Tobi Zausner is a research psychologist, a social worker, and an award-winning visual artist with works in major museums and in private collections around the world. She writes, “My work is about possibilities depicted as actualities to inspire dreams in the viewer. The images balance between known and unknown. Their careful rendering suggests reality while their visual content enlarges the possibilities of consciousness.”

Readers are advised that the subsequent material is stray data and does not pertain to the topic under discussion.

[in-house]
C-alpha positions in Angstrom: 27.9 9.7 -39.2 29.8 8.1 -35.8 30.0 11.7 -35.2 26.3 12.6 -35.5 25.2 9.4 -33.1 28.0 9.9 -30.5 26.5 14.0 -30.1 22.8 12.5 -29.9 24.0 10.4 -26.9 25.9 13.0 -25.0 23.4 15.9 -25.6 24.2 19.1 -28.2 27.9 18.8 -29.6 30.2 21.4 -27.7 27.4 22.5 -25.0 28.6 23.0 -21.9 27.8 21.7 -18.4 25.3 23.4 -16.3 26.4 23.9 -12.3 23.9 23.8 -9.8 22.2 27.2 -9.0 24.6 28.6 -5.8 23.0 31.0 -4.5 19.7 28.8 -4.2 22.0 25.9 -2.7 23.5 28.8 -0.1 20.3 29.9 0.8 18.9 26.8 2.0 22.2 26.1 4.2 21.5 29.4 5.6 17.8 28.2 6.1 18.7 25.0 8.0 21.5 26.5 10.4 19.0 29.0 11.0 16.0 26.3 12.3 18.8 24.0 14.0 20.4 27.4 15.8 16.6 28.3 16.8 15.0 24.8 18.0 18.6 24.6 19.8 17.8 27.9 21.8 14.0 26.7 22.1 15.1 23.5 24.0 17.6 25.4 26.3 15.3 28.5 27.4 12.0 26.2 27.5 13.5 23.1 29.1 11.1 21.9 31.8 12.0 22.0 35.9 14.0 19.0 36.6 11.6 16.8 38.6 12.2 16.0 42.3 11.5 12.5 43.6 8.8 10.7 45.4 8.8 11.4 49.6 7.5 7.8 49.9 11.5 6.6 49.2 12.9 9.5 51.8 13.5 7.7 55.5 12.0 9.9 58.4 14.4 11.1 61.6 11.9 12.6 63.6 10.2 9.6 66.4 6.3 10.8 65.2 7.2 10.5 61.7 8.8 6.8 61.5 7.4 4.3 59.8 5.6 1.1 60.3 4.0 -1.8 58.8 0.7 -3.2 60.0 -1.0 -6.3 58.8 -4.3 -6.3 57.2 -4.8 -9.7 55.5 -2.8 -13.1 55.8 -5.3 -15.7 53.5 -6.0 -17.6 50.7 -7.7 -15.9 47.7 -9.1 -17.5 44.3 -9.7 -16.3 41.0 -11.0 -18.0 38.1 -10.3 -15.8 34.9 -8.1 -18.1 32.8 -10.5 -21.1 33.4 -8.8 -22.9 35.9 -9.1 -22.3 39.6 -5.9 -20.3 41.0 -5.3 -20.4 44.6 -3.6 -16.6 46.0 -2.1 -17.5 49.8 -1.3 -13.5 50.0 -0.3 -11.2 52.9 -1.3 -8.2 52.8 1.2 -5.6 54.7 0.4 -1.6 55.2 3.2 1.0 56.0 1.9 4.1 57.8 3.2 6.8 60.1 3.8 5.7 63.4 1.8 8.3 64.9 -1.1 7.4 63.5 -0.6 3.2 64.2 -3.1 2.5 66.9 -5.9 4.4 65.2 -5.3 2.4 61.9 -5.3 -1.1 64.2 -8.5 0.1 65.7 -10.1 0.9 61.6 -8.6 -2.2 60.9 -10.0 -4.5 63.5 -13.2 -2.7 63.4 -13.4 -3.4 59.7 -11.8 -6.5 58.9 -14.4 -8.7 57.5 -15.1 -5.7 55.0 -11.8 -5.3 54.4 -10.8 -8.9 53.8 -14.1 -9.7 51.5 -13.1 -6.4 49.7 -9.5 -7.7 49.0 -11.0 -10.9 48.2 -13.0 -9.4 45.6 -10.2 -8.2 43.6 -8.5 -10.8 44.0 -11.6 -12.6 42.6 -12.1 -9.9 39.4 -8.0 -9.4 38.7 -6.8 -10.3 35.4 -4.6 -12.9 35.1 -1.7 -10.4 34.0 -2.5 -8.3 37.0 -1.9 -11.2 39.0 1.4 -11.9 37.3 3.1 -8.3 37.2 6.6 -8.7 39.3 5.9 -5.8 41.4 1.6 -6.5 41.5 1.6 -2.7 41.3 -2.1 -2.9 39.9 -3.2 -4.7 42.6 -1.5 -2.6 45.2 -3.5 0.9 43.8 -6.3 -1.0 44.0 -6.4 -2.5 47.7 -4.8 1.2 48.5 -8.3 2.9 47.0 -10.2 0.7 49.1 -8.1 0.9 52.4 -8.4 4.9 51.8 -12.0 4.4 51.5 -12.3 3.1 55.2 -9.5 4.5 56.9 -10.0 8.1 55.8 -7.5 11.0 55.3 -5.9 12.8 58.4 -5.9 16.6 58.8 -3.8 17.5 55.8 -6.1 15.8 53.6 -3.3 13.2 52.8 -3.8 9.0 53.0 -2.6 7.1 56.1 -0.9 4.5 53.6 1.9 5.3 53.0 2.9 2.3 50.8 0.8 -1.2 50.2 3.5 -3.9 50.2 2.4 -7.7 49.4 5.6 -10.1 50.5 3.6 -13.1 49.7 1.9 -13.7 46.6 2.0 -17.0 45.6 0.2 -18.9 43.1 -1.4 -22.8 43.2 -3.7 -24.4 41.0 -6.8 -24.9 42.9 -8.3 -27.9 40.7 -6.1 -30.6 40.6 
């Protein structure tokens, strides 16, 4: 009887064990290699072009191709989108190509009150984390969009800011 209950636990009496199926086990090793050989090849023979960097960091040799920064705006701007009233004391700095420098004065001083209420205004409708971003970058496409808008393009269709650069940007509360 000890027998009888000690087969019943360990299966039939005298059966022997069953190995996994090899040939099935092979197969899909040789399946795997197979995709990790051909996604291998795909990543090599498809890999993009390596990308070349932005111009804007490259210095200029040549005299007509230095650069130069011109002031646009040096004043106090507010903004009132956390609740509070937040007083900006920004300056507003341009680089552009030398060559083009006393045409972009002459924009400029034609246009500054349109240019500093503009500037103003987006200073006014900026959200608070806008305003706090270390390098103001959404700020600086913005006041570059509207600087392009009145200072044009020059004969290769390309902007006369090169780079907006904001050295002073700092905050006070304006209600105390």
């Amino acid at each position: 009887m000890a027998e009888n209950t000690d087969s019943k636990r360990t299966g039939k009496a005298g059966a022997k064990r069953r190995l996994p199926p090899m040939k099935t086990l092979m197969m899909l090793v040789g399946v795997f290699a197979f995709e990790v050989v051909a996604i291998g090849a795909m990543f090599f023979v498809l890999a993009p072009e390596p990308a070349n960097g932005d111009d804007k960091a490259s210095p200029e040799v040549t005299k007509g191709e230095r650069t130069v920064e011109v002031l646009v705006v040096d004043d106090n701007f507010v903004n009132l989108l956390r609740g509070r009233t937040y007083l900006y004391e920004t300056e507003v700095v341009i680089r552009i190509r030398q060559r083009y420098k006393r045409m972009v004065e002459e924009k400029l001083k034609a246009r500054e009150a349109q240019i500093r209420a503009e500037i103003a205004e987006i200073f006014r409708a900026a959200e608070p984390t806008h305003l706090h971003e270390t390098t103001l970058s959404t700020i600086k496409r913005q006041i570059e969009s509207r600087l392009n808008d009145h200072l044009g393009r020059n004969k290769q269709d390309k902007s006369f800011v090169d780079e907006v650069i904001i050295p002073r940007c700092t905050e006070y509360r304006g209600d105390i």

Dr. Zausner has exhibited her art at the Denver Museum, the Philadelphia Museum of Art, Fleischer Memorial, the Grey Art Gallery, the La Jolla Museum, the Nelson-Atkins Museum, and the Hecksher Museum. Her work is in the permanent collection of the American Museum of Natural History, the Museum of the City of New York, the Guilin Museum in China, the New York Public Library Print Collection, the Bancroft Library of the University of California at Berkeley, the Long Island Museum at Stony Brook, and the Williams Center for the Arts. Dr. Zausner writes and lectures widely on the psychology of art and human potential at academic conferences and charitable events, while teaching psychology at Saybrook University. She is an officer on the Board of A.C.T.S (Arts, Crafts, and Theatre Safety), a non-profit organization investigating health hazards in the arts. Her book, When Walls Become Doorways: Creativity and the Transforming Illness (Harmony/Random House, 2007), is about the influence of physical illness on the creative process of visual artists.